There’s a general lack of information on state of the art ultralight aircraft engines. And there’s a minefield of mis-information on what’s been happening with small two stroke engines in ultralight aircraft. Many believe that two-strokes always seize and many also believe that the only engine to use is a Rotax.
A lot of that is chewed up baloney.
I can’t clarify every issue that’s out there — and I want to establish some positive vibes for a few of the engine manufacturers that still stand strong today — and I want to precisely distill what I’ve found with the Polini Thor 250 into this small collection of words and photos.
First, the background vibes on the current crop of engines. They are good engines. Each has positives and negatives.
— Hirth is making an exceptional 50HP engine — the F23. It is what I refer to as a stump-puller. It has incredible low end torque and is ideal for ultralights with a lot of drag and a need for acceleration and power. It yanks our Belite Sealite floatplane out of the water, even in hot and high and calm conditions. It makes runway length an optional requirement. It is reliable; it is available with electric start, fuel and oil injection, and it is a great value for the money. We’ve sold a fair number of them; but it is too much engine for many of our customers. And it uses a lot of gas (think a mininum of 3.5 GPH; 4 might be more realistic.)
— 1/2VWs continue to be the ‘go-to’ engine for pilots who want four strokes. They don’t have a lot of bottom end torque, but they do have a great reputation for easy to service, reliable operation with a low fuel burn. They are heavy, and ultralight customers fight the tradeoff between weight, legal FAR part 103 operations, and the classic boxer look (which these engines share the Hirth F23). They are a great choice if you are comfortable with the weight and can stand a little longer takeoff roll.
— Compact Radial Engines (CRE) continues to provide the MZ-201 (baby brother to the MZ-202 helicopter workhorse engine.) I’ve always enjoyed the E-ticket thrill ride associated with an MZ-201 takeoff. (Any early Disney theme park fans in reader-land???) The MZ-201 is economical; relatively smooth running; and a jolt in the butt when you hit the throttle.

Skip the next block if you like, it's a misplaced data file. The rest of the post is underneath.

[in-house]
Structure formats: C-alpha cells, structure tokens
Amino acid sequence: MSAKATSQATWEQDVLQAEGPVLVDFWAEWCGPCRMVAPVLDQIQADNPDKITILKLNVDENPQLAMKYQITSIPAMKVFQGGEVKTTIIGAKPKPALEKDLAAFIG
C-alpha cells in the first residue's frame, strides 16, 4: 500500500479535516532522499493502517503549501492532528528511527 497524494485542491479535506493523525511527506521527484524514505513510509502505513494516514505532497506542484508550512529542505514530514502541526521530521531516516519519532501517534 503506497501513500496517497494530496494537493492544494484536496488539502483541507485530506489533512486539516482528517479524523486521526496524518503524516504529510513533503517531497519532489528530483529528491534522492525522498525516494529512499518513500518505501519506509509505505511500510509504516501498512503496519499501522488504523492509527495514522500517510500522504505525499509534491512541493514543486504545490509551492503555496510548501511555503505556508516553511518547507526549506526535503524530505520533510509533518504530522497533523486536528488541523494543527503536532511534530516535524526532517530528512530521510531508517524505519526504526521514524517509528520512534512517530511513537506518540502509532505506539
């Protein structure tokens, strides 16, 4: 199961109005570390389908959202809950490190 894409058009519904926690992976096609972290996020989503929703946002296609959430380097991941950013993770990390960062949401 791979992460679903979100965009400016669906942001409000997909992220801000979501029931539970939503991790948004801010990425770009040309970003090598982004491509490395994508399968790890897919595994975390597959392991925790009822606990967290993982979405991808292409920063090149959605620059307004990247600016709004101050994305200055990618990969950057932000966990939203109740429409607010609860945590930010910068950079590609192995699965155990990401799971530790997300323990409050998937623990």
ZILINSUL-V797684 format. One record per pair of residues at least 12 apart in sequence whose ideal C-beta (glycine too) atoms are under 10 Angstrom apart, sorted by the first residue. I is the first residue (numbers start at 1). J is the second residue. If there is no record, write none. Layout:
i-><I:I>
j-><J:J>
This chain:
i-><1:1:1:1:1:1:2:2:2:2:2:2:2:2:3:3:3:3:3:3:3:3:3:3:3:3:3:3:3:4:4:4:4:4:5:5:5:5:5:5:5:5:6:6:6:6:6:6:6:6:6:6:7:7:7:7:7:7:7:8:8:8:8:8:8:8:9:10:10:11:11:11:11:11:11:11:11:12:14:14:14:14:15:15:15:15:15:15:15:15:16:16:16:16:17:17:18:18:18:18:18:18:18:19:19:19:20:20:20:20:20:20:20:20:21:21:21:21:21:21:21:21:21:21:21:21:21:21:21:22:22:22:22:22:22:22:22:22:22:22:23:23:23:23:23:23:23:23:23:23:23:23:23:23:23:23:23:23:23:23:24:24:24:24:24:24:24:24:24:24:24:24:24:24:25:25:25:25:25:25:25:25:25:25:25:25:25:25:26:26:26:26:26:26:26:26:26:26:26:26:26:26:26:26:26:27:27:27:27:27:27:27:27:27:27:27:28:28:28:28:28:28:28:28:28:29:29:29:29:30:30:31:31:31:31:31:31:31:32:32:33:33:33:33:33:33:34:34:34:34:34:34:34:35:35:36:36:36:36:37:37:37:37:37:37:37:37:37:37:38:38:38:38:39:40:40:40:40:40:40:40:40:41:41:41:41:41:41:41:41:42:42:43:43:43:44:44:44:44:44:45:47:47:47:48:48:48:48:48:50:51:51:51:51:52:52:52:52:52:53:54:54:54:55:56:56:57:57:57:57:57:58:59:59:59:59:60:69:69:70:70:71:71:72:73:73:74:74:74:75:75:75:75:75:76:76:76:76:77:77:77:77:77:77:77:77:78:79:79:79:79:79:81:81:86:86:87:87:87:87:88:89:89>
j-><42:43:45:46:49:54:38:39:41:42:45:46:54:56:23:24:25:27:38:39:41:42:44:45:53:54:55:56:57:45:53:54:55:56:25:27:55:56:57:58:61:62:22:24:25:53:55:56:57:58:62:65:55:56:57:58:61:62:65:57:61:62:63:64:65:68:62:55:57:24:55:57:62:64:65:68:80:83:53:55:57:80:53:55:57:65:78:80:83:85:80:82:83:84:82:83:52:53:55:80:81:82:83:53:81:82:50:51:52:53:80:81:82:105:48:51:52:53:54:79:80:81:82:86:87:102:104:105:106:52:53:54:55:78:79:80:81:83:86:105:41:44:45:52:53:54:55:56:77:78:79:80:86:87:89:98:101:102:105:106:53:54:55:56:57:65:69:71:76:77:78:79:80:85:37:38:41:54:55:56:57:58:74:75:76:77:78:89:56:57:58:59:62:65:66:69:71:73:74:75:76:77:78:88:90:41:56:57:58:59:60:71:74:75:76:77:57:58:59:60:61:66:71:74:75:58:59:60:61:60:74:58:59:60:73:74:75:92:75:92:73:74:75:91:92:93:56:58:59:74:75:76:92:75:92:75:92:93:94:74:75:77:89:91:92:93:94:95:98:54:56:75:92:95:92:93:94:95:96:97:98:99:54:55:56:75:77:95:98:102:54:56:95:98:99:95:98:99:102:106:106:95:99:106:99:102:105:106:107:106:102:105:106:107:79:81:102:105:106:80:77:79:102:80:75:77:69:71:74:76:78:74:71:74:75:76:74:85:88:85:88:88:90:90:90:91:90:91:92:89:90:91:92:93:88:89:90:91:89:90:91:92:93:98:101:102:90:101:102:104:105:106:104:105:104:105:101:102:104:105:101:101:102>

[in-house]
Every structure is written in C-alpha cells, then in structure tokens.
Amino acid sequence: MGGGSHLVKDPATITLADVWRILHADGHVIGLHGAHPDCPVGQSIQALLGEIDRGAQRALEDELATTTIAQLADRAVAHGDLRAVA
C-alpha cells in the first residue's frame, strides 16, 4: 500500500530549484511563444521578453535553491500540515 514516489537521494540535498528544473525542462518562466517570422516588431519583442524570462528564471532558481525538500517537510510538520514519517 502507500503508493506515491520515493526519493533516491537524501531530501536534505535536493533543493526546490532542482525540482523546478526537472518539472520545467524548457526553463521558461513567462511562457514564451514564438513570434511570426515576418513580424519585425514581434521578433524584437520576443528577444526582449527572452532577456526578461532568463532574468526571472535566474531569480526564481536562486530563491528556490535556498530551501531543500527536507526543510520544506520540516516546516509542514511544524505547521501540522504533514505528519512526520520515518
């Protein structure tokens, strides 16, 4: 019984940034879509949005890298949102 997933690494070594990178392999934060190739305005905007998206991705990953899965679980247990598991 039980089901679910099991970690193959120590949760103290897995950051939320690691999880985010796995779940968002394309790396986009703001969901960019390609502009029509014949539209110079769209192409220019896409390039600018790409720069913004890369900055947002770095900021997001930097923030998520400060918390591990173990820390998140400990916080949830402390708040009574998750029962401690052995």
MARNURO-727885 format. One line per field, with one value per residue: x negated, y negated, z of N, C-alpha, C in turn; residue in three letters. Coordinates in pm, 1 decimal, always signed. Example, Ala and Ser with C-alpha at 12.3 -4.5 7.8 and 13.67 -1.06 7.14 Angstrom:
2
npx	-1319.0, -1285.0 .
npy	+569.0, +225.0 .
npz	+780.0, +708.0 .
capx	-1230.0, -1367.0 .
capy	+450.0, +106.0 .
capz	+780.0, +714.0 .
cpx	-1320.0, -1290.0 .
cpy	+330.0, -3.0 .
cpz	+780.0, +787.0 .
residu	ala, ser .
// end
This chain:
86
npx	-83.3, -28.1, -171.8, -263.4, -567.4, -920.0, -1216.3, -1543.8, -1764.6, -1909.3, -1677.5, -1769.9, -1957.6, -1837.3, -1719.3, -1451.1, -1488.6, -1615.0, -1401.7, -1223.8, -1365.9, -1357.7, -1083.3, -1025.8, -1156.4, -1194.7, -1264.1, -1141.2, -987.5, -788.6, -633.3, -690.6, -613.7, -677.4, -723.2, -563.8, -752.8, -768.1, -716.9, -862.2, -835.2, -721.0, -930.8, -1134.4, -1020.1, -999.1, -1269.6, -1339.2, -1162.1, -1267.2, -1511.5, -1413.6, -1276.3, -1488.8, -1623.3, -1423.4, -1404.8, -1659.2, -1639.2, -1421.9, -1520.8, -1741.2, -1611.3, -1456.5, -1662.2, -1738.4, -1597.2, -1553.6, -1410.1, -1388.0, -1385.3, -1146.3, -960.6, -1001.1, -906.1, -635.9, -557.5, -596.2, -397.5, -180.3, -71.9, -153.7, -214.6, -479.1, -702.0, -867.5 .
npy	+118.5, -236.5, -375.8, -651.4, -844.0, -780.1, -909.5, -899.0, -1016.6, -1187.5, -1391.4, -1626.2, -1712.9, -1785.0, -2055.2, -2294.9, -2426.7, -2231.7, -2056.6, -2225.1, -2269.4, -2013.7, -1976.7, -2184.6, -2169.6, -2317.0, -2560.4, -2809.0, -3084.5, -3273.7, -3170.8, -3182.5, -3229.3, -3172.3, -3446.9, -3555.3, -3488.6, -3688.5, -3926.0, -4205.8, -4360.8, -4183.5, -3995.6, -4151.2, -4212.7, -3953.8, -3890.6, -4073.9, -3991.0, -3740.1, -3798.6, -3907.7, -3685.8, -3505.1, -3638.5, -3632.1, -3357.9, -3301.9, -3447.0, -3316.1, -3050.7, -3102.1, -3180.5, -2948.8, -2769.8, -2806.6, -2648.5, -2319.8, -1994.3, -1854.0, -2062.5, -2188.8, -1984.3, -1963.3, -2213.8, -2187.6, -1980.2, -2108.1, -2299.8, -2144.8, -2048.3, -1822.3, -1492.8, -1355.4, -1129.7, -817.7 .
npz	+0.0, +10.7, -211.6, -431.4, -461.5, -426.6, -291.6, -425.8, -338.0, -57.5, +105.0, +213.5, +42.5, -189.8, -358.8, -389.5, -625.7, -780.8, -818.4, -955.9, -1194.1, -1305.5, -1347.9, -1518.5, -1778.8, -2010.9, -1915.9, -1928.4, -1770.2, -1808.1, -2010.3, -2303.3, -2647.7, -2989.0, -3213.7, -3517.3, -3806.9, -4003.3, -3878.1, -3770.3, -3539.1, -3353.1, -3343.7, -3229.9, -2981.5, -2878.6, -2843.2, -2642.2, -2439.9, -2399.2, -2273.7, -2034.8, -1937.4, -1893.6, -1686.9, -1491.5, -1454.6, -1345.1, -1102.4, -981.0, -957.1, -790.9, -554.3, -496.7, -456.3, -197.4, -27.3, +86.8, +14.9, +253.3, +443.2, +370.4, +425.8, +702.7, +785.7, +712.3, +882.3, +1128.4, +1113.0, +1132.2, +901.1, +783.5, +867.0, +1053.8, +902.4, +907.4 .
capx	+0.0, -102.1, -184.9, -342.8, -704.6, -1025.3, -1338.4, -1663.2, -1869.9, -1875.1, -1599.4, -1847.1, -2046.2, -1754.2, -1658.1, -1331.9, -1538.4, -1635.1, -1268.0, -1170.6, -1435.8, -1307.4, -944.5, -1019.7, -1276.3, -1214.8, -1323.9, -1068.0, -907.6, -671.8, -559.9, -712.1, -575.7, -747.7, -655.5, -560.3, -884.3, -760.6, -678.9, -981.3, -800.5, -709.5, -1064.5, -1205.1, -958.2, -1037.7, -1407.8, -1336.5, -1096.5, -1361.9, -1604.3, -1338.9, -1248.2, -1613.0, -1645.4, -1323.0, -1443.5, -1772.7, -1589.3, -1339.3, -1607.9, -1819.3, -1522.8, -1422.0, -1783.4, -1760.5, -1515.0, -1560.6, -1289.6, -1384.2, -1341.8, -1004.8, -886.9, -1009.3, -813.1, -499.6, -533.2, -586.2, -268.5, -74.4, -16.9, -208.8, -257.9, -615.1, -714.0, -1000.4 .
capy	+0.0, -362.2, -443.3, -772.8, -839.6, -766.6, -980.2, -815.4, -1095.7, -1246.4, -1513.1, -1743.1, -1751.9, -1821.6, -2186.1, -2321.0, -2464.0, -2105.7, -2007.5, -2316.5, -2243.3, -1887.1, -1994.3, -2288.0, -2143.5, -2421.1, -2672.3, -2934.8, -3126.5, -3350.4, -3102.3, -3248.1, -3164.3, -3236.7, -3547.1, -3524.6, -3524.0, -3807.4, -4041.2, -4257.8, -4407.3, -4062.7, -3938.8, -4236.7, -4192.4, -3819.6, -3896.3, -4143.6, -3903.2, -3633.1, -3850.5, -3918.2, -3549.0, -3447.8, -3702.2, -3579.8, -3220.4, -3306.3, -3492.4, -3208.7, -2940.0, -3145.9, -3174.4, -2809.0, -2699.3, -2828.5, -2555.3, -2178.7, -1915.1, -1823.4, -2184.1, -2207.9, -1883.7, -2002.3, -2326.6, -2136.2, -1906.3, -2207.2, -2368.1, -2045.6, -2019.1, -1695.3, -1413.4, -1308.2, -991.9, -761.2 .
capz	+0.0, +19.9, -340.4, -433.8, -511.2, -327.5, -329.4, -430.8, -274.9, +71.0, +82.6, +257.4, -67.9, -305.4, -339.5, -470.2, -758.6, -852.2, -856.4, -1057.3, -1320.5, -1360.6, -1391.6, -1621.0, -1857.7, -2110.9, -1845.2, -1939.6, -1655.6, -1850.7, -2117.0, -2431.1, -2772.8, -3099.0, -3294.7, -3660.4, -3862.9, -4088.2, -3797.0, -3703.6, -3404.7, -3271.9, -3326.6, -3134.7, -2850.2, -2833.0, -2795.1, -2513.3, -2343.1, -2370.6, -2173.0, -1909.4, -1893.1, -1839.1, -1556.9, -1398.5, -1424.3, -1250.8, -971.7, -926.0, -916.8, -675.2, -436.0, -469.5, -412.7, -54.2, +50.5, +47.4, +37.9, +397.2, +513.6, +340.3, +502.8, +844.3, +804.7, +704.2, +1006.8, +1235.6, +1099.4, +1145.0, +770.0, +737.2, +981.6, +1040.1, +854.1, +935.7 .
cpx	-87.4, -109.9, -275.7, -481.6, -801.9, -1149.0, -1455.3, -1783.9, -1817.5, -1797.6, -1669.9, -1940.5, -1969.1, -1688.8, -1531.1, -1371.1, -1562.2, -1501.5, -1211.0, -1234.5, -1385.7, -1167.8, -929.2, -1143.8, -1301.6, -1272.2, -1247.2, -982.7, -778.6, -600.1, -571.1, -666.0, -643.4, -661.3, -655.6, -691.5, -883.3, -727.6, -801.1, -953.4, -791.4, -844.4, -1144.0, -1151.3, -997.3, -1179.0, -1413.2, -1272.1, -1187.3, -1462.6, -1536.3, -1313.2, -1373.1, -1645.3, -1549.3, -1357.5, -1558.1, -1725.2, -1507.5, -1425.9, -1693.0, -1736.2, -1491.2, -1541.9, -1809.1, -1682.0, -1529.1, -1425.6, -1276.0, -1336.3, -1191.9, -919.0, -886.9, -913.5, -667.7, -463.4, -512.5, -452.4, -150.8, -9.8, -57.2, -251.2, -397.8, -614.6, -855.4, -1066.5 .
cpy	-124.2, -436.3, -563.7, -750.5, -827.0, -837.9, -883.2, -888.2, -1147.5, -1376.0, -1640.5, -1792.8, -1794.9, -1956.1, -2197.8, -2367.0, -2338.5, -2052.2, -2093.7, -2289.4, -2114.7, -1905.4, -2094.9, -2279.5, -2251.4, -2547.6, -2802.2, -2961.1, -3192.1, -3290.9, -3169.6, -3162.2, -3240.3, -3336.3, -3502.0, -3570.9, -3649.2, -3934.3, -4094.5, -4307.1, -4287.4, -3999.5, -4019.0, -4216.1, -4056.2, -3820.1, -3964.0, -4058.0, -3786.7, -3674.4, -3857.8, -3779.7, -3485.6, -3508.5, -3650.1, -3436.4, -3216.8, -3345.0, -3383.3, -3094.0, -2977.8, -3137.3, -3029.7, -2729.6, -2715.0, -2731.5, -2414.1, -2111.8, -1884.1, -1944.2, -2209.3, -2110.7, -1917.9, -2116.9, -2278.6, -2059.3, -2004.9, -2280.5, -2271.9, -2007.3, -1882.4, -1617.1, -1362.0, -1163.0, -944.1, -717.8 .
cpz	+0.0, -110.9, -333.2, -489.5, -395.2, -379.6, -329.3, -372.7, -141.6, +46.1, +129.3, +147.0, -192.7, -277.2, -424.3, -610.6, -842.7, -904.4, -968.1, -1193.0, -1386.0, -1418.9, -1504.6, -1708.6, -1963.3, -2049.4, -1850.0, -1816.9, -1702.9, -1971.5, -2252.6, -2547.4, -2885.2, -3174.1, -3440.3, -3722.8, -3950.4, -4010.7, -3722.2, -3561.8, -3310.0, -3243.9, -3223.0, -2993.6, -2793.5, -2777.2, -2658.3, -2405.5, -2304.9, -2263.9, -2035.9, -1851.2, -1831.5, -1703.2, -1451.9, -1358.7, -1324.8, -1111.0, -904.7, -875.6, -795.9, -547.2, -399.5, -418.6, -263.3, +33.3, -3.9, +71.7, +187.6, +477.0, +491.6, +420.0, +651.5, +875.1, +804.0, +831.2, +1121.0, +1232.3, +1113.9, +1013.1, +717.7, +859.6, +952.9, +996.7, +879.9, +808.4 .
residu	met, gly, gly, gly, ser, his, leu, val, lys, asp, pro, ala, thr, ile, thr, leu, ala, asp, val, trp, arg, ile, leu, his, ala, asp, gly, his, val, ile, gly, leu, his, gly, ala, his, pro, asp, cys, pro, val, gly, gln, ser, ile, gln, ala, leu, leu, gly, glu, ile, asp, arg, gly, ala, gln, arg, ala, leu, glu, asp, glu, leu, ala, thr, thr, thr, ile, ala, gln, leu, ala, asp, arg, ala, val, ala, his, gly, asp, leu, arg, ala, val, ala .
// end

But for the average Joe, these engines are just a little marginal. Consider:
— The F23 from Hirth is too much power and too high fuel consumption.
— The 1/2 VW is very heavy, and not a great performer in climb.
— The CRE MZ-201 is a little harder to cool, fairly smooth, but not very up to speed on current engine technology.
— And if you’ve noticed that I haven’t mentioned Rotax, it’s because they haven’t pursued ultralight engines in years; they’ve discontinued engines; and they have found a gold mine in ‘912’ and ‘914’ class engines. That’s where their heart is. Leave them alone. Let them be.
If I was to dream about a very small aircraft engine, I’d make up a wish list with improvements on all of the above engines. The wish list would be this:
— The engine must produce an honest 35+ HP.
— It must be very lightweight.
— It must be from a major engine manufacturer. No startups, sorry.
— It must be smoooooooooooth. Like a 4 cylinder GA engine.
— Dual ignition. It’s got to have it.
— Reliability. I’ve got to be comfortable flying cross country in it.
— Fuel economy. I want to be able to loiter at 2 GPH, so that my 5 gallon fuel tank will give me 2 1/2 hours of fun. (Or 2 hours with a 30 minute reserve, to be a little more conservative.)
— It needs to look good.
I found that engine. It was from a major engine company called Polini, made in Italy to Italian standards (think recent vintage Ferrari), and it met every requirement I’d listed.
I was at the Aero-Expo in Friedrichshafen Germany, wandering around the exhibits of the various companies. I walked by a booth and was stopped by a row of engines which looked like they were the right size to be ultralight aircraft engines. One in particular caught my eye: it had dual ignition, a water jacket over the cylinder (water cooled!), gear reduction, a very small size, and the information showed that it developed 36.5 HP (27300 Watts). The indicated weight was less than 50 pounds! And it had an internally counterbalance shaft, for smooth running!
After a few months of reflection, I ordered one of the engines as a big test. Would the weight indications be accurate? Would the horsepower be real?
The engine arrived; we pulled it out of the box; and it looked like this:
It had been packed into a shipping box, whilst mounted on a steel frame. Sweet. I’d never seen anything like that before.
It had the following goodies in the box:
— a starting battery
— machined aluminum engine mounts, with rubber bushings
— a pre-wired electrical panel, with an engine start switch and dual mag controls (more on that later)
— a radiator (more on that as well)
— all the hoses, bolts, washers & nuts
— propeller hub plate
Very impressive. Very, very impressive.